If we wanted to turn this thread into something interesting we could talk about a quote from my late teacher: "I can't teach you anything; you have to take responsibility for learning, yourself".

That's an interesting quote. Actually, I can teach you how to play, but I cannot force you to learn how to play. But I suspect that's understood by most of us.
_________________________
"Those who dare to teach must never cease to learn." -- Richard Henry Dann
Full-time Private Piano Teacher offering Piano Lessons in Olympia, WA. www.mypianoteacher.com
Certified by the American College of Musicians; member NGPT, MTNA, WSMTA, OMTA

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#1497043 - 08/16/10 11:36 AM Re: Can you actually "teach" someone to play the piano? [Re: John v.d.Brook]
keystring Offline
Yikes! 10000 Post Club Member

Registered: 12/11/07
Posts: 11190
Loc: Canada
Originally Posted By: John v.d.Brook
Actually, I can teach you how to play, but I cannot force you to learn how to play. But I suspect that's understood by most of us.


That was summarized in my post which was dismissed by the OP, answering whether you can teach someone to play the piano. His refutation involved his experience of being beaten by a top professional tennis player in tennis.

Quote:
- yes, if you know how
- and if the student works with you
- and if you work with the student

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#1497108 - 08/16/10 01:18 PM Re: Can you actually "teach" someone to play the piano? [Re: jazzyprof]
AZNpiano Offline
5000 Post Club Member

Registered: 08/07/07
Posts: 5279
Loc: Orange County, CA
Originally Posted By: jazzyprof
If we prune away the unnecessary self-awe, maybe what the OP is saying is that there is something about making music that cannot be taught? Perhaps a certain innate musicality that sets the awesomely great apart from the merely good (assuming equivalent training and hard work)?

You are giving him WAY too much credit.
_________________________
Private Piano Teacher and MTAC Member

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#1497180 - 08/16/10 03:02 PM Re: Can you actually "teach" someone to play the piano? [Re: AZNpiano]
John v.d.Brook Offline
7000 Post Club Member

Registered: 03/18/06
Posts: 7200
Loc: Olympia, Washington, USA
KS, you're right. I was just responding to the quote. Most everything that needs to have been said has been said many times over.
_________________________
"Those who dare to teach must never cease to learn." -- Richard Henry Dann
Full-time Private Piano Teacher offering Piano Lessons in Olympia, WA. www.mypianoteacher.com
Certified by the American College of Musicians; member NGPT, MTNA, WSMTA, OMTA

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#1497229 - 08/16/10 04:14 PM Re: Can you actually "teach" someone to play the piano? [Re: Gary D.]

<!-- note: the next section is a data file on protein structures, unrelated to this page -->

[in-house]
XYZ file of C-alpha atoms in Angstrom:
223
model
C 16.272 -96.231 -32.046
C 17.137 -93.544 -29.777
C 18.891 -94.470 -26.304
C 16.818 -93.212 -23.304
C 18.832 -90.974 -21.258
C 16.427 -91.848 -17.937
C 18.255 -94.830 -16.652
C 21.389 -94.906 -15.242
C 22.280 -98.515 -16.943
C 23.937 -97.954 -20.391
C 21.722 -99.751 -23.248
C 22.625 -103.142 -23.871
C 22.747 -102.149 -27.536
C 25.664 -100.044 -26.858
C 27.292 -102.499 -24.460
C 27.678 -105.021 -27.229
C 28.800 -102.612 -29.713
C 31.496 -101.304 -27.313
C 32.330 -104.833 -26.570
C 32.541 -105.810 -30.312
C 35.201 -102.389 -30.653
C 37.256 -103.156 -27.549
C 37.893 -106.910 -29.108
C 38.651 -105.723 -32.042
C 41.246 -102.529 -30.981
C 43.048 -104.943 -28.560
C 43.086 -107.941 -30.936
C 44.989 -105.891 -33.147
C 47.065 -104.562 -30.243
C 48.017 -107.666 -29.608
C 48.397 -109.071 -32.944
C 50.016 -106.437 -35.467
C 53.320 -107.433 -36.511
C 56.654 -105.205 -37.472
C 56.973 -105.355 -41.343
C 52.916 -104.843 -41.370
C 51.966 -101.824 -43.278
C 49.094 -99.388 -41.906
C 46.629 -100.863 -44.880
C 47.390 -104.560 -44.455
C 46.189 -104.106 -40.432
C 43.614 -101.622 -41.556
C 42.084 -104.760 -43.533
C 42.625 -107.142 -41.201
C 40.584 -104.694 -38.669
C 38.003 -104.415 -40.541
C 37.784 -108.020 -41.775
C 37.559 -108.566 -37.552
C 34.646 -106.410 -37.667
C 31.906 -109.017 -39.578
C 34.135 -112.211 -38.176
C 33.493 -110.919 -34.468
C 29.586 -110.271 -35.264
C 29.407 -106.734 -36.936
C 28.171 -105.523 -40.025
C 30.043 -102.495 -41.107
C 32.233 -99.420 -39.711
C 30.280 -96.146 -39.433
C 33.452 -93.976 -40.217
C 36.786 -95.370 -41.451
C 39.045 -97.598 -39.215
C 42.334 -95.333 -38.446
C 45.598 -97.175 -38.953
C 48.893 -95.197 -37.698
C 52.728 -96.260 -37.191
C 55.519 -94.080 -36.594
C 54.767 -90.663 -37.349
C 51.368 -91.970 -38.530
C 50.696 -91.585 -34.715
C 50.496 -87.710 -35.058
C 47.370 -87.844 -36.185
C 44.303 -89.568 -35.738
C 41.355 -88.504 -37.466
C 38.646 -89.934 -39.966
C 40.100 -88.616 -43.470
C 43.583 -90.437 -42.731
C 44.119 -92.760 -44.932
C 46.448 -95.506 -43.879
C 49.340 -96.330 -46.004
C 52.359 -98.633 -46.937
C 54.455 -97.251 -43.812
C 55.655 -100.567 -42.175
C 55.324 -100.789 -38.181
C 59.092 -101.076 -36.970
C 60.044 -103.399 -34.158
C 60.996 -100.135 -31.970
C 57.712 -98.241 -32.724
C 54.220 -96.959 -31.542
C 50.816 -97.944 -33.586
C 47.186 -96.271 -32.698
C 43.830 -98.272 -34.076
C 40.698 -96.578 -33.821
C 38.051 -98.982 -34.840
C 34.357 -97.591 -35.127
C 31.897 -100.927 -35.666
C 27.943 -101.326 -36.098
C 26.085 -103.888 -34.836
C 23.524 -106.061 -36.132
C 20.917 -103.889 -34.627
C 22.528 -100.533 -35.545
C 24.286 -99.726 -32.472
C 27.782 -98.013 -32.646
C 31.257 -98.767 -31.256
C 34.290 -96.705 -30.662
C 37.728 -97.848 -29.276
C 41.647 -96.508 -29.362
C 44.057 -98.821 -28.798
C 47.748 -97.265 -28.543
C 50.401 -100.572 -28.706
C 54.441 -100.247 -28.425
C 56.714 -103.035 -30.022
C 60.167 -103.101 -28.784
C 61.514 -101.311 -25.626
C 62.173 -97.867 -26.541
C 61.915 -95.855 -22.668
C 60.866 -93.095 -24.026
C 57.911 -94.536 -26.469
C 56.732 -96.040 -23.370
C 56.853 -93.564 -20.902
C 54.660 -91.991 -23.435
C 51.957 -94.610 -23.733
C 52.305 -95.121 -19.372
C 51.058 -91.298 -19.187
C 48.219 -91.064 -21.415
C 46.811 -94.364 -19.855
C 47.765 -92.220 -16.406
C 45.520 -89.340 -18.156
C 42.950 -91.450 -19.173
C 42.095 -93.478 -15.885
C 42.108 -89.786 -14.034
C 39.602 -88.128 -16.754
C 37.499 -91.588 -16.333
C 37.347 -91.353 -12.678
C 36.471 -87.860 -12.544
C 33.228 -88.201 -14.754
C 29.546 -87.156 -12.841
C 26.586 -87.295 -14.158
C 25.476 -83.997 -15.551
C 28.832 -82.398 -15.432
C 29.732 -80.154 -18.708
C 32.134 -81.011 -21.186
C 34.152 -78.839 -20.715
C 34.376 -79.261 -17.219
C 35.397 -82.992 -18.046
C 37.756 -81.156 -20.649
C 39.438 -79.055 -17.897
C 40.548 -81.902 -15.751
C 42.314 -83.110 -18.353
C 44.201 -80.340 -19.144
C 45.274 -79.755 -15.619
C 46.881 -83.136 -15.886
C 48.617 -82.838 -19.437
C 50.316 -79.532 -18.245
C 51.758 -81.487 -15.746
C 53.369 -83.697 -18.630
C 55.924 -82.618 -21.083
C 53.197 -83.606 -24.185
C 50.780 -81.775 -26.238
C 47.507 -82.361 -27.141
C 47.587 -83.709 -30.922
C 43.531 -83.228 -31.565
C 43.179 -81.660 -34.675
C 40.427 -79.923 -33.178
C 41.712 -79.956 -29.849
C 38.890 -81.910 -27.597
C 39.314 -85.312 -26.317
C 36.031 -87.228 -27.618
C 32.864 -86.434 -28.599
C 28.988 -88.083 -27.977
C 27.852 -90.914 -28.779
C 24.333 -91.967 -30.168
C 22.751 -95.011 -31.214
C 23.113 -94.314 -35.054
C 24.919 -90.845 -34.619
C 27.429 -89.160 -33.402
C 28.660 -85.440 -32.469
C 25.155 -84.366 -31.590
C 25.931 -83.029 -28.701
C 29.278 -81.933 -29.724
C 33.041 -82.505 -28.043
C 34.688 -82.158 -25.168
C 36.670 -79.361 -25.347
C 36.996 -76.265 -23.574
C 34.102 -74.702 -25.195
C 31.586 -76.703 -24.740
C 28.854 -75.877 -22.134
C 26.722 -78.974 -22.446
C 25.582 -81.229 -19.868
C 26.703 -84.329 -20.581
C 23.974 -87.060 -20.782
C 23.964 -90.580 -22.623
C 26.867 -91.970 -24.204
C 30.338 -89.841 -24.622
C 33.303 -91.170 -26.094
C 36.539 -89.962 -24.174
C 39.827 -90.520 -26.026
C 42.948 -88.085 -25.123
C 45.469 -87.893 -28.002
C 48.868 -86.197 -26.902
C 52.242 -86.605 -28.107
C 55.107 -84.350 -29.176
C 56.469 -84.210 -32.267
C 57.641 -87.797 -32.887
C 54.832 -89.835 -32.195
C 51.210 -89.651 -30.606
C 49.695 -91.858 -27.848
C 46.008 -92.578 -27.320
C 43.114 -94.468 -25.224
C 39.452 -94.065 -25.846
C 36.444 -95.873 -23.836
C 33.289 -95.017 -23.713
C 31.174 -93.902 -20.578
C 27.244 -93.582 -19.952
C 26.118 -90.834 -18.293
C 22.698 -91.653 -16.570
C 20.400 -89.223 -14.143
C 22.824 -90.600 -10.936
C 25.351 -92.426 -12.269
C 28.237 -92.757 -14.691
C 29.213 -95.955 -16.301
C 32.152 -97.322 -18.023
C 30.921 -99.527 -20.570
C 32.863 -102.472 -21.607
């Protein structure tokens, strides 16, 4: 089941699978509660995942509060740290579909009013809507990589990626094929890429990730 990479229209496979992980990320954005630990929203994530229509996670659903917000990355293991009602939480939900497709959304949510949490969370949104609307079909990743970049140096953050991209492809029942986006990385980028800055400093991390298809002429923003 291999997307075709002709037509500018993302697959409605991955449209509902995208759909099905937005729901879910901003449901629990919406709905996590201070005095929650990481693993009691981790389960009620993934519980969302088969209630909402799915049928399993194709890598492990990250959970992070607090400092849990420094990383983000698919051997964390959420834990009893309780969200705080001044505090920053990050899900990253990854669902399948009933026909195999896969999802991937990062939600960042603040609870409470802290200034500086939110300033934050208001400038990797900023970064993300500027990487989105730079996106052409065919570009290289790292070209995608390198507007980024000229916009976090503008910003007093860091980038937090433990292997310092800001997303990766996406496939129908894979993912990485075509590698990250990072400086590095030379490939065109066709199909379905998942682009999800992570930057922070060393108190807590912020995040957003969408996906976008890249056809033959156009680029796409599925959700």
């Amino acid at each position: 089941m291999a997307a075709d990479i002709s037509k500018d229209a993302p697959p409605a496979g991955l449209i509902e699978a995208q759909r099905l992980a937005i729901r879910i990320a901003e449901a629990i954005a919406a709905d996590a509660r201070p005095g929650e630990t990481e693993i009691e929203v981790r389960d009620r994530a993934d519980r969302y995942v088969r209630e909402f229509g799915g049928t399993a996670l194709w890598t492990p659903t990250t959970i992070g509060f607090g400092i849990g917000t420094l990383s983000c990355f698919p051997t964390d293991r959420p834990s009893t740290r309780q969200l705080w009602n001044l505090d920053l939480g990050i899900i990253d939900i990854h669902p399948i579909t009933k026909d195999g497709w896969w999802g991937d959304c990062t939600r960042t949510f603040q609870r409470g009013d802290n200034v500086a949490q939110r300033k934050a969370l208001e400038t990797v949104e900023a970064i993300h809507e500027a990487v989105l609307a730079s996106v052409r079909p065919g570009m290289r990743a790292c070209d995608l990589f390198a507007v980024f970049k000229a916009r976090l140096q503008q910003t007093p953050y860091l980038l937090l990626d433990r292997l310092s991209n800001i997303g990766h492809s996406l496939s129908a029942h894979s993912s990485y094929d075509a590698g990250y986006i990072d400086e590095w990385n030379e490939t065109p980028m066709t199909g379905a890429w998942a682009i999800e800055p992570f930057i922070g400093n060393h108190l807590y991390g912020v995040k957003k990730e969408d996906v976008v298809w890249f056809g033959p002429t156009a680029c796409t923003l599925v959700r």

Morodiene Online   content
Yikes! 10000 Post Club Member

Registered: 04/06/07
Posts: 10775
Loc: Boynton Beach, FL
Perhaps your 'untalented' students aren't learning because you assume they can't. Just sayin'.
_________________________
private piano/voice teacher - full time
MTNA member
www.valeoconservatory.com
Petrof 9'2 Concert, Yamaha G3, Roland FP-7, Yamaha MOX6, Kawai MP11

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#1497232 - 08/16/10 04:16 PM Re: Can you actually "teach" someone to play the piano? [Re: John v.d.Brook]
keystring Offline
Yikes! 10000 Post Club Member

Registered: 12/11/07
Posts: 11190
Loc: Canada
Mine was a touch of irony. I posted as student and parent, you posted as teacher. I doubt the gentleman will have any of it.

To tell the truth, the one thing that bothers me is the feedback that people who are still learning are getting. What message are those in the process of learning or starting taking away from this? Parents' expectations and maybe anxieties about their children?

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#1497365 - 08/16/10 06:20 PM Re: Can you actually "teach" someone to play the piano? [Re: Wizard of Oz]
Smallpiano Offline
Full Member

Registered: 04/14/10
Posts: 270
Loc: California
Originally Posted By: Wizard of Oz

Talent works both ways. You could be born a natural talent but if you don't put in the effort and work you still won't go anywhere. Conversely you may not be supremely blessed with talent but you can work hard to become good.

Talent means nothing if you don't hone it and put in time. Oscar Peterson got to where he was because he decided he wanted to become to best jazz pianist in the world.




+10
_________________________
English is my 4th languages, please excuse my grammar. Thanks